The legendary pianist, Shura Cherkassky made triple ppps (pianississimos) melt in his hands through a fluid keyboard approach that encompassed an array of colors and shadings. In Shura's exemplary performance of Saint-Saens' Swan the pianist's multi-voice tier of dynamics was particularly astounding for its repository of textural timbres. Not surprisingly, the artist's touch sensitivity intertwined… Continue reading Tiers of dynamics, well-regulated pianos, and expressive playing
Matters of interpretation came up at the "Y" Gym yesterday when I bumped into the pianist from a North Berkeley house of worship. Aline is a fine musician who intersperses the service with great masterworks. Recently she played Grieg's "Wedding March" during the basket-passing which lifted spirits as it amassed $$$$. At that very instant,… Continue reading Interpreting piano music: Should we truly realize the composer’s intent?
The "A" word is officially banished from my vocabulary, even if its residual usage in books, newspapers, old reviews, can't be controlled. To boot, anyone who's been handed a stack of music by the High School vocal teacher to ready for the mid-year Christmas program and a few others in between Thanksgiving and semester break,… Continue reading A pianist is a COLLABORATOR NOT an “accompanist”
A tribute to Richter in his own words, interspersed with examples of his great artistry
Over time, when we return to a piece that is well-learned, and in some cases has become a bit too predictable without a touch of inspiration, a revitalized, updated version might be worth a try. In this regard, I'm always re-recording time-honored pieces periodically, to refresh them. To broaden my perspective, I search You Tube… Continue reading Comparing performances of Mozart Sonata in C, K. 545, Movement 1, Allegro (Tempo, alone can make a big difference)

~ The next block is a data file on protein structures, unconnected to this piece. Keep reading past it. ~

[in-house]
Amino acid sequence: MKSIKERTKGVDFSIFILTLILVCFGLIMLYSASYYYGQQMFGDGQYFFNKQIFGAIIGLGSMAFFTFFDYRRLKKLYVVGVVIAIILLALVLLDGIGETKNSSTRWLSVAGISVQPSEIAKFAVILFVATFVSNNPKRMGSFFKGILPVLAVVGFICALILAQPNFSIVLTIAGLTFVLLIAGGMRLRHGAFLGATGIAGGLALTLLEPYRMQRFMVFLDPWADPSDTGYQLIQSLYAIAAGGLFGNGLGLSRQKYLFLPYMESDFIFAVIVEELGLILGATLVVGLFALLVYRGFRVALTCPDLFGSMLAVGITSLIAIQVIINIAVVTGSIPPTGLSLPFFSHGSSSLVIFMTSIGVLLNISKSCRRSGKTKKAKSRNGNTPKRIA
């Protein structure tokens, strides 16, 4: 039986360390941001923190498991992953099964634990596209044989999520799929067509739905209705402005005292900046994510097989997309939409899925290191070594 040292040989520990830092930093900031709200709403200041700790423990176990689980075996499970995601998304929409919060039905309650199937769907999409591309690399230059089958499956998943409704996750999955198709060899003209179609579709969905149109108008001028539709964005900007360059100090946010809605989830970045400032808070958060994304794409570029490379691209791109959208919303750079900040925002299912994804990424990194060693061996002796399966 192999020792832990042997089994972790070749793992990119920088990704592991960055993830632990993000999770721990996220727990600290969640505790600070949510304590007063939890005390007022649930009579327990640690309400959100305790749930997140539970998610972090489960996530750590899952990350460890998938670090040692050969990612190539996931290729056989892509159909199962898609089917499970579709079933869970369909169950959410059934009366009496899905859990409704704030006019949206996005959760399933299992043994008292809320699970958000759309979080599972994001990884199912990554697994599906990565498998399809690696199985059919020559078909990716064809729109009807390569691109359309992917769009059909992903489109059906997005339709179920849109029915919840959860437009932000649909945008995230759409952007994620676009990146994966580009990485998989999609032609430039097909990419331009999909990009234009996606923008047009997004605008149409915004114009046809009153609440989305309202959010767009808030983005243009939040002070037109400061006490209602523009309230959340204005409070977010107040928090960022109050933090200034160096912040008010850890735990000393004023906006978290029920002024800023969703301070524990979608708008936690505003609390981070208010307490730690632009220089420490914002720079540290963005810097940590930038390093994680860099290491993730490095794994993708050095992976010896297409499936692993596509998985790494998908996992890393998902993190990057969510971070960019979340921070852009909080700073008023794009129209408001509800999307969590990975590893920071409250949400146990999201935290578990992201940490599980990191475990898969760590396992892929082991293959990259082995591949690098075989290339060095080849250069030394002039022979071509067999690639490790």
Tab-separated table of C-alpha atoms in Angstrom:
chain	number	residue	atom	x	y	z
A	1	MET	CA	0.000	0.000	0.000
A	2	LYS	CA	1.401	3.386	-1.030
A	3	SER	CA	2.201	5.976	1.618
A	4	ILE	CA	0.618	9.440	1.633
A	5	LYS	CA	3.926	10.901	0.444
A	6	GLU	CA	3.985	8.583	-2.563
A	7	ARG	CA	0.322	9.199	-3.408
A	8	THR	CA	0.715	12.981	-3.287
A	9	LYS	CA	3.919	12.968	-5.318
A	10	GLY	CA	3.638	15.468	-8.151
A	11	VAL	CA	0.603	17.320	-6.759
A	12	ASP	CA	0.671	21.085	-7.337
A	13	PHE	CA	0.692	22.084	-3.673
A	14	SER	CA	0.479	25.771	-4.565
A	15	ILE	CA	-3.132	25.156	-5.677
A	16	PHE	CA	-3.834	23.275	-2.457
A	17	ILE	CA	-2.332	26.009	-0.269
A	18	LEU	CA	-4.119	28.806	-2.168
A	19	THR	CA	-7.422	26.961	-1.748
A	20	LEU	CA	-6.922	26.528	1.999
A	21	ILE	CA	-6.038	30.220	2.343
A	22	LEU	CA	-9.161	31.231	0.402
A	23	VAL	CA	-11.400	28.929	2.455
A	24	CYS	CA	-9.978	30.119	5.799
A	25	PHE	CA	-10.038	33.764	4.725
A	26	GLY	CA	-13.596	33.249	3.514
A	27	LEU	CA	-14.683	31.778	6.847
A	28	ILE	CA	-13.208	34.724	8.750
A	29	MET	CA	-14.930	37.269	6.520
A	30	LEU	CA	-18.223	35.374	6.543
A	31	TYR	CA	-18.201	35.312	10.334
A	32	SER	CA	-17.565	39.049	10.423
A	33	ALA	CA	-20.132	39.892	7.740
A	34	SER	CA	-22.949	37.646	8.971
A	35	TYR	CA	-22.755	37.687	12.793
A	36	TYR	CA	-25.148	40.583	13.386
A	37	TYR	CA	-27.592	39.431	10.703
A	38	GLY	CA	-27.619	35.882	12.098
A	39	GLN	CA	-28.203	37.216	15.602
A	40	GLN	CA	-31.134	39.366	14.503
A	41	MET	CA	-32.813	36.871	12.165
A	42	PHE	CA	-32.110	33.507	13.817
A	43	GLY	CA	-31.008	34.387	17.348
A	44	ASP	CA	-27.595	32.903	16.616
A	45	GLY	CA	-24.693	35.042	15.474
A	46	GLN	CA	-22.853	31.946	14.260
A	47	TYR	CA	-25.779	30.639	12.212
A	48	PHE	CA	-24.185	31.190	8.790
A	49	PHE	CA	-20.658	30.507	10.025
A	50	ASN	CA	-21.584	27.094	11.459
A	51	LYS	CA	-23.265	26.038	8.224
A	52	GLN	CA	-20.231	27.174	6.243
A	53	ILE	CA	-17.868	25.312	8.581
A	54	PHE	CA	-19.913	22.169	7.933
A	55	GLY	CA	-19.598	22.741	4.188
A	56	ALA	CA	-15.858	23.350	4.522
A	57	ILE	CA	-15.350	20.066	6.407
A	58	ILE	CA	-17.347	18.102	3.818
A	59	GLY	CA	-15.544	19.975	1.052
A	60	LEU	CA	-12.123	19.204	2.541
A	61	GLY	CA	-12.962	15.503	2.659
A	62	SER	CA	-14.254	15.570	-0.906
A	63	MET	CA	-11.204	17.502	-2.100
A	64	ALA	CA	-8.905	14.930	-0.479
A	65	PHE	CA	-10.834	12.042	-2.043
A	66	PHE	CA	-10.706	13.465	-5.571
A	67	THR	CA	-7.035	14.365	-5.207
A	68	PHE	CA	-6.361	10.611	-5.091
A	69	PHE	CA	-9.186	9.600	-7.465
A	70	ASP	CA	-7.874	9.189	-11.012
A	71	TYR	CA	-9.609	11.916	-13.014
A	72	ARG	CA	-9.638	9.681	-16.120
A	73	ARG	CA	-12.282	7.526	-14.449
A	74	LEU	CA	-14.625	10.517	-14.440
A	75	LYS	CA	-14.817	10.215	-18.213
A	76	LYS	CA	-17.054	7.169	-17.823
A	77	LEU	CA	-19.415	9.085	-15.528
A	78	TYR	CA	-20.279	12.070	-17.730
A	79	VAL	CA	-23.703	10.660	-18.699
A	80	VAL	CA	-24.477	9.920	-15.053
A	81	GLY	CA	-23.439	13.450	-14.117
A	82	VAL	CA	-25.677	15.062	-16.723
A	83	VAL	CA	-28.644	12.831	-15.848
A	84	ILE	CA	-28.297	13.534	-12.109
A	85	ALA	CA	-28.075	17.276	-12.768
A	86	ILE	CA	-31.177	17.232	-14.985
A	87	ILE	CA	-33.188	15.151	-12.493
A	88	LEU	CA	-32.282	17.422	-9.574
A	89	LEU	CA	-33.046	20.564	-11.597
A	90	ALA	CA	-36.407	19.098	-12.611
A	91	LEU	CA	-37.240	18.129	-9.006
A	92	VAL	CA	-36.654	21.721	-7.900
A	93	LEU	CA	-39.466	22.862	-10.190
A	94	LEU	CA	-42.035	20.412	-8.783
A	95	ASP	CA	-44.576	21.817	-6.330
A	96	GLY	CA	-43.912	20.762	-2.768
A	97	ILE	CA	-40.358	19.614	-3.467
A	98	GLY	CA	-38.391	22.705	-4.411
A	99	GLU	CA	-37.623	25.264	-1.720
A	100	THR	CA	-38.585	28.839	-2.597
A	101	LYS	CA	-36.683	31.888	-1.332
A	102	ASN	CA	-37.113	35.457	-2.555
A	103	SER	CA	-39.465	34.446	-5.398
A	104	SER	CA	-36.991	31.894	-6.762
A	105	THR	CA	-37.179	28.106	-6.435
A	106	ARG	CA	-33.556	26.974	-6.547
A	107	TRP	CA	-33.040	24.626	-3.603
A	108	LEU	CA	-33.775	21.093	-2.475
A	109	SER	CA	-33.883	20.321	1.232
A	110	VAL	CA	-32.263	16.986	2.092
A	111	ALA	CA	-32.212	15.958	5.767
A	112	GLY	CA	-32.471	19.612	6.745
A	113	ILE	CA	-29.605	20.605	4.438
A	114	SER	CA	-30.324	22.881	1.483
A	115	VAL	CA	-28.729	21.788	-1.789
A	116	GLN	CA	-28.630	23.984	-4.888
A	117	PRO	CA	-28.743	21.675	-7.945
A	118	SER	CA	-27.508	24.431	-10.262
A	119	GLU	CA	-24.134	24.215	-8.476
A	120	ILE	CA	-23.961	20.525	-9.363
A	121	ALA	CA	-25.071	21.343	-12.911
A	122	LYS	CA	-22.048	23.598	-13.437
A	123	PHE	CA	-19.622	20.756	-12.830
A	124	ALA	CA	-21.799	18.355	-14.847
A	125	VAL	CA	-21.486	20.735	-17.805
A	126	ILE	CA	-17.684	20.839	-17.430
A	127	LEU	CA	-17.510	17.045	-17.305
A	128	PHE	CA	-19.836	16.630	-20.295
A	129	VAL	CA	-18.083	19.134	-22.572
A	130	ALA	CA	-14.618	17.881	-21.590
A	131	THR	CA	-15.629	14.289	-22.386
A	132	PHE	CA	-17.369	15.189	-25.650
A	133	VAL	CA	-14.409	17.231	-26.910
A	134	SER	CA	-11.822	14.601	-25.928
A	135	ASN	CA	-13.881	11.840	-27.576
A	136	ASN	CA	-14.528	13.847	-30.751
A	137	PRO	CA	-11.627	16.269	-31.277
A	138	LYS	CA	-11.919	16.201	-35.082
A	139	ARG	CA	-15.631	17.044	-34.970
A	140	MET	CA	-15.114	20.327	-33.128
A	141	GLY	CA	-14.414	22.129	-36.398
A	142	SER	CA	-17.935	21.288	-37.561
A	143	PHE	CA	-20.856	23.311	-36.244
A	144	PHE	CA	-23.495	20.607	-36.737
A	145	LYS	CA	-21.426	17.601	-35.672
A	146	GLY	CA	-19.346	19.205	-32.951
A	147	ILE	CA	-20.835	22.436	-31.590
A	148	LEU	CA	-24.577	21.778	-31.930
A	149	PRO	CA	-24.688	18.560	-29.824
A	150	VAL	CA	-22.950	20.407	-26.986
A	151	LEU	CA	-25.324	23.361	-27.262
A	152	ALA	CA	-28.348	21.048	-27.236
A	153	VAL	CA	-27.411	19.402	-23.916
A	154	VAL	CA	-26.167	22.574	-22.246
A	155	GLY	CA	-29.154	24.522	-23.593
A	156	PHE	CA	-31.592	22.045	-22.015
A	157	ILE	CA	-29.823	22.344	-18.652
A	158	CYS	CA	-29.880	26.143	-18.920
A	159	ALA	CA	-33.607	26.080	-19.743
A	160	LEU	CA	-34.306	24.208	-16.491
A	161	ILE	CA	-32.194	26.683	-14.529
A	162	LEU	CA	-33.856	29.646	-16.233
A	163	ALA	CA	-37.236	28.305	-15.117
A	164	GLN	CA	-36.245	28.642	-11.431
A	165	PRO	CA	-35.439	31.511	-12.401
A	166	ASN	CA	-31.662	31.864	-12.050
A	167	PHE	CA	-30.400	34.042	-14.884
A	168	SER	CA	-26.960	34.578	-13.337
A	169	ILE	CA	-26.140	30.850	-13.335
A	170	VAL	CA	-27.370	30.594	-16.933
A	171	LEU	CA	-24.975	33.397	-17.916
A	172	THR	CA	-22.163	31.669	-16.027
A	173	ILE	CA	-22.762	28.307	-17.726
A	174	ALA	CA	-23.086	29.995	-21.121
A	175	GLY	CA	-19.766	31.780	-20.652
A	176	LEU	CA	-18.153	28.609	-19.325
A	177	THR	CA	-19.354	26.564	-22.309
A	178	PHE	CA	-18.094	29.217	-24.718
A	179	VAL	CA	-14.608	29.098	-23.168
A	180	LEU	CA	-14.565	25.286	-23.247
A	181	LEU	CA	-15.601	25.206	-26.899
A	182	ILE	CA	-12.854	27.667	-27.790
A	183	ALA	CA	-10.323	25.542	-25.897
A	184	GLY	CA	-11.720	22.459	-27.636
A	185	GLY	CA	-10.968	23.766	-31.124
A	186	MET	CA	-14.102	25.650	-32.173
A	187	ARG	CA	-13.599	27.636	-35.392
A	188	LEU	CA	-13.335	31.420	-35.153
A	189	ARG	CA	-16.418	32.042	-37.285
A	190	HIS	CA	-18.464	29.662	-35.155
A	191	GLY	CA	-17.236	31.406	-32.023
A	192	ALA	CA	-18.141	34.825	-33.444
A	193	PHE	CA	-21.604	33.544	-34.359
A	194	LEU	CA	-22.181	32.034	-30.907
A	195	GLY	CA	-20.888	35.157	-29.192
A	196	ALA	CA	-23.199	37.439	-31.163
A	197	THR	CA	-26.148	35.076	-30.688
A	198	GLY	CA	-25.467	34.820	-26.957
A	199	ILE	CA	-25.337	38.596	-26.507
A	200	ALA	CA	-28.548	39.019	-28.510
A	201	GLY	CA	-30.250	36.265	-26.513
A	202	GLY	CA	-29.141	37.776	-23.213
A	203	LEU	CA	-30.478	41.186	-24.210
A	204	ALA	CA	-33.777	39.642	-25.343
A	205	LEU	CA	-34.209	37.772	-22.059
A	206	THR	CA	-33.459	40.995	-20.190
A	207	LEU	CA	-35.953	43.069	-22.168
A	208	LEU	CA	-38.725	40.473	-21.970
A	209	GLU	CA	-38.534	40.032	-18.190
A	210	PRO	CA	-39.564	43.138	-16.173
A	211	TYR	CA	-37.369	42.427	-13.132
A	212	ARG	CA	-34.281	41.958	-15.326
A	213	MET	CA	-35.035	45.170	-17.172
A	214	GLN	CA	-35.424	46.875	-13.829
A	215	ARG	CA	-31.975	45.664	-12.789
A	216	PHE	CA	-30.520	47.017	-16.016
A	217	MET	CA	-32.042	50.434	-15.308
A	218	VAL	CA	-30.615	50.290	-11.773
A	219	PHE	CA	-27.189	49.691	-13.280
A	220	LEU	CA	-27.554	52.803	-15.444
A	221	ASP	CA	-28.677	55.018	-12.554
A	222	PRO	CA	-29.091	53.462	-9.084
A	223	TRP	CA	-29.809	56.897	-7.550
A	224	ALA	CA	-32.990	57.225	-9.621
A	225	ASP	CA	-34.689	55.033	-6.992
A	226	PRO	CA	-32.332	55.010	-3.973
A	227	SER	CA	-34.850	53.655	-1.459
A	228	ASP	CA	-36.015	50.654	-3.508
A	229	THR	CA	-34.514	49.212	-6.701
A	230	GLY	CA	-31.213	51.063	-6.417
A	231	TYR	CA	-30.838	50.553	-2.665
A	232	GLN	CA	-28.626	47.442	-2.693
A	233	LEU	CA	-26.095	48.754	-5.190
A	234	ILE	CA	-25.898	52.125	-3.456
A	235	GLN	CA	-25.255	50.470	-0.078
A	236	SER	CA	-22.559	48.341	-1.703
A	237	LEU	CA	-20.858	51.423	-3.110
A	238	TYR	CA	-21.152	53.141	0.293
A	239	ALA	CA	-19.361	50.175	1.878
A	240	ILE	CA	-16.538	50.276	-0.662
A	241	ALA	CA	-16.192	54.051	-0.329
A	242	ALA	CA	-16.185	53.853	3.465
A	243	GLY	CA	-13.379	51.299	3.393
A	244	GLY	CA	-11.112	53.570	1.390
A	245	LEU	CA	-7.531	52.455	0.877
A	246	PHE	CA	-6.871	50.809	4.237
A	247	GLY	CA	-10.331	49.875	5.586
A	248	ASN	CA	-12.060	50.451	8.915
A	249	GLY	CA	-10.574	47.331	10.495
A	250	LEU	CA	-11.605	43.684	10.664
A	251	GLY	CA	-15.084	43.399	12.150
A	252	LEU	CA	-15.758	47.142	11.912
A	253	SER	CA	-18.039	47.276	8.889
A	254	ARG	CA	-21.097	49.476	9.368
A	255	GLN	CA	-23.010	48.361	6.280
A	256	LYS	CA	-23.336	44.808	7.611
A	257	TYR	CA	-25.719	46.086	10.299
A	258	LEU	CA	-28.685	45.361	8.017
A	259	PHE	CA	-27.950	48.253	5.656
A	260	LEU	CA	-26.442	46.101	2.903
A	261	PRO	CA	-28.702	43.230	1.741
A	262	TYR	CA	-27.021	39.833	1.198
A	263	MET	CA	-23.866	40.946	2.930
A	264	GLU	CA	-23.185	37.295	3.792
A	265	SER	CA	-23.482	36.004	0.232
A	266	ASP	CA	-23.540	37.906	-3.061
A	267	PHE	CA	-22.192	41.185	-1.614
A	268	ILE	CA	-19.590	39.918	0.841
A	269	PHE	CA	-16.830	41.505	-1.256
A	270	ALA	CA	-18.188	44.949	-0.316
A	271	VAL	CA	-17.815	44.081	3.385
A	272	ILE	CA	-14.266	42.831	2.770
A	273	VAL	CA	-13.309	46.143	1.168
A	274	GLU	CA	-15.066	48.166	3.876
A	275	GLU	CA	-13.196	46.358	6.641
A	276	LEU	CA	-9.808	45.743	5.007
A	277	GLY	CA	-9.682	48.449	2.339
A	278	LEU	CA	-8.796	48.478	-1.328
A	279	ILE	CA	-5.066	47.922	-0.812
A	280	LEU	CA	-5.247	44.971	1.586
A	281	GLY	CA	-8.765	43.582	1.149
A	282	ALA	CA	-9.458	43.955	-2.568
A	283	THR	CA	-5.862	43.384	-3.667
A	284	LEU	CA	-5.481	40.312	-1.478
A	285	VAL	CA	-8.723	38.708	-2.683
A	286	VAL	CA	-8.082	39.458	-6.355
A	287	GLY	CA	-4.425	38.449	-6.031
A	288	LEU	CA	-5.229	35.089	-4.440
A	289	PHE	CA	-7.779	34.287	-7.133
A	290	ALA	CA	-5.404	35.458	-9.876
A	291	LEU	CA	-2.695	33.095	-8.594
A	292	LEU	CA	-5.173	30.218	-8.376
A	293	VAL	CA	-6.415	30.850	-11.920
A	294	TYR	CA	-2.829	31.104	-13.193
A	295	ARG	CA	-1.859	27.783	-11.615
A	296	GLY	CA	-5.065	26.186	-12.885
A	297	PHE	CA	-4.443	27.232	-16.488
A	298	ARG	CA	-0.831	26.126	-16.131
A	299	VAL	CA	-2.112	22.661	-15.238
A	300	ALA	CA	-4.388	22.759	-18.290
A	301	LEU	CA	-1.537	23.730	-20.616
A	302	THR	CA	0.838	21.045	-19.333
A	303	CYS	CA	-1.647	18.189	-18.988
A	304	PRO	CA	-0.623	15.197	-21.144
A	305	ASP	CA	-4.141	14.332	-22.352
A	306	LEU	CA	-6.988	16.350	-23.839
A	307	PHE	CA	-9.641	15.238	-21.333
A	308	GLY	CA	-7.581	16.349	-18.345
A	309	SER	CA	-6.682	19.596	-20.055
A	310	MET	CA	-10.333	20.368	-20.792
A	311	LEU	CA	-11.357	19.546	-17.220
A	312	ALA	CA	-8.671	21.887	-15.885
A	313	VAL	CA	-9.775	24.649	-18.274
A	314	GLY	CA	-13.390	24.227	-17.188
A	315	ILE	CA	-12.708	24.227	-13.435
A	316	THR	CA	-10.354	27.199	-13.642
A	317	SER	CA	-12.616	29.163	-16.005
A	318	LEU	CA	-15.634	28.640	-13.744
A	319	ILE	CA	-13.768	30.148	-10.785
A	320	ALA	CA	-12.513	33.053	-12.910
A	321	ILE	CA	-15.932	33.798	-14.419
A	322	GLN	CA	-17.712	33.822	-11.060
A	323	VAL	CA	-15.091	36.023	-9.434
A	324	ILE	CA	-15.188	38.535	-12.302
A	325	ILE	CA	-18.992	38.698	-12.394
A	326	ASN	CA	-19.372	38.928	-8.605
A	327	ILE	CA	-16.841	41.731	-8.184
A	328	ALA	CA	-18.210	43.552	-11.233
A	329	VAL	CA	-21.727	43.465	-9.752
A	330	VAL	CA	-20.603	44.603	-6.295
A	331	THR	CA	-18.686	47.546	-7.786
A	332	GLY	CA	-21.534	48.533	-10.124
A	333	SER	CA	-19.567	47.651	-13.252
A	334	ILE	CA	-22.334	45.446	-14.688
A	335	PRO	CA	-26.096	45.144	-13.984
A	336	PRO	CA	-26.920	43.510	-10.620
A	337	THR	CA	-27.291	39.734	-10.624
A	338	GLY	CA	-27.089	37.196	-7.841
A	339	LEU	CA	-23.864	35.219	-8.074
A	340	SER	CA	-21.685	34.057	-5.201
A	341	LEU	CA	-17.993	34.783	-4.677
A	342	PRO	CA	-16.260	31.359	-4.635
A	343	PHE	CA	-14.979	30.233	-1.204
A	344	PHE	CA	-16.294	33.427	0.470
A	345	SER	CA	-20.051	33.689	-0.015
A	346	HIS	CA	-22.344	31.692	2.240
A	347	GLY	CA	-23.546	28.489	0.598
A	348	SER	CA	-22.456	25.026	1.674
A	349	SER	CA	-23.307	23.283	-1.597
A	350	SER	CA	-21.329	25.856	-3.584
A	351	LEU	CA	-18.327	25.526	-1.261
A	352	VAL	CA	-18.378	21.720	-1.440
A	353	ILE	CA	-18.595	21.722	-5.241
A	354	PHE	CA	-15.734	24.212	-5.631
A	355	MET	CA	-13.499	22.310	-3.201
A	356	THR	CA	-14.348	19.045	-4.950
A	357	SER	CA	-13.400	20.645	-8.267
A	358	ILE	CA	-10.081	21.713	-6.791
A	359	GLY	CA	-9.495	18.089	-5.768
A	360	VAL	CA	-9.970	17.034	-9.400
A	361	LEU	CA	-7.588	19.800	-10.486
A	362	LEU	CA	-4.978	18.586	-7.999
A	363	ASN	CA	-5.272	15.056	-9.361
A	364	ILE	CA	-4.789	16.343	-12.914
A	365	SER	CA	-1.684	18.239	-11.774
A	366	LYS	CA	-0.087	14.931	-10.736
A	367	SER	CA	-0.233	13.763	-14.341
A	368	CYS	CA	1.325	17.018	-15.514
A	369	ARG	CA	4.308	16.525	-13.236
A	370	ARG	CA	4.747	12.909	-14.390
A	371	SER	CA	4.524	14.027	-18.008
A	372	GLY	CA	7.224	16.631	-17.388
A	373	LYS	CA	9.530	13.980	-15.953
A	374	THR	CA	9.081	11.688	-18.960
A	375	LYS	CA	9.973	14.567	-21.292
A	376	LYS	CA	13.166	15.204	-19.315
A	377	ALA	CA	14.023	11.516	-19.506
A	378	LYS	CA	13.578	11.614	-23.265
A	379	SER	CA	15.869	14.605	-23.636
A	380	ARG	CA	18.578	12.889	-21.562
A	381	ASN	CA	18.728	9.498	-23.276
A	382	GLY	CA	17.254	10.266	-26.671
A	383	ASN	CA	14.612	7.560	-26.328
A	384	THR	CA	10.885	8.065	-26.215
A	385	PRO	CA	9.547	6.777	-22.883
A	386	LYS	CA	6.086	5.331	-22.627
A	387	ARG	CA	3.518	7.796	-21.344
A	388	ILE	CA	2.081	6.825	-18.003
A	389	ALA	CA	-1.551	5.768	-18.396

I'm reminded of a quote attributed to Sviatoslav Richter when asked how he approached a challenging new composition of virtuoso proportion: His reply-- "I read a new piece and then start practicing the place that irritates me the most. After learning that one I move to the next irritation, etc." Well, most of us would… Continue reading When sight-reading is not enough: Learning a new piano piece from the ground up so we can teach it to our students (Videos)
I've heard stories about great pianists such as Richter obsessing over a choice of piano for a concert. Allegedly, he was very fussy, and sometimes regretted the one he picked out for a recital. But when he found himself playing in Siberia and rural parts of the Russian landscape, he rose to the occasion, and… Continue reading Picking the right piano to record a selection (Videos)–“Fur Elise” by Beethoven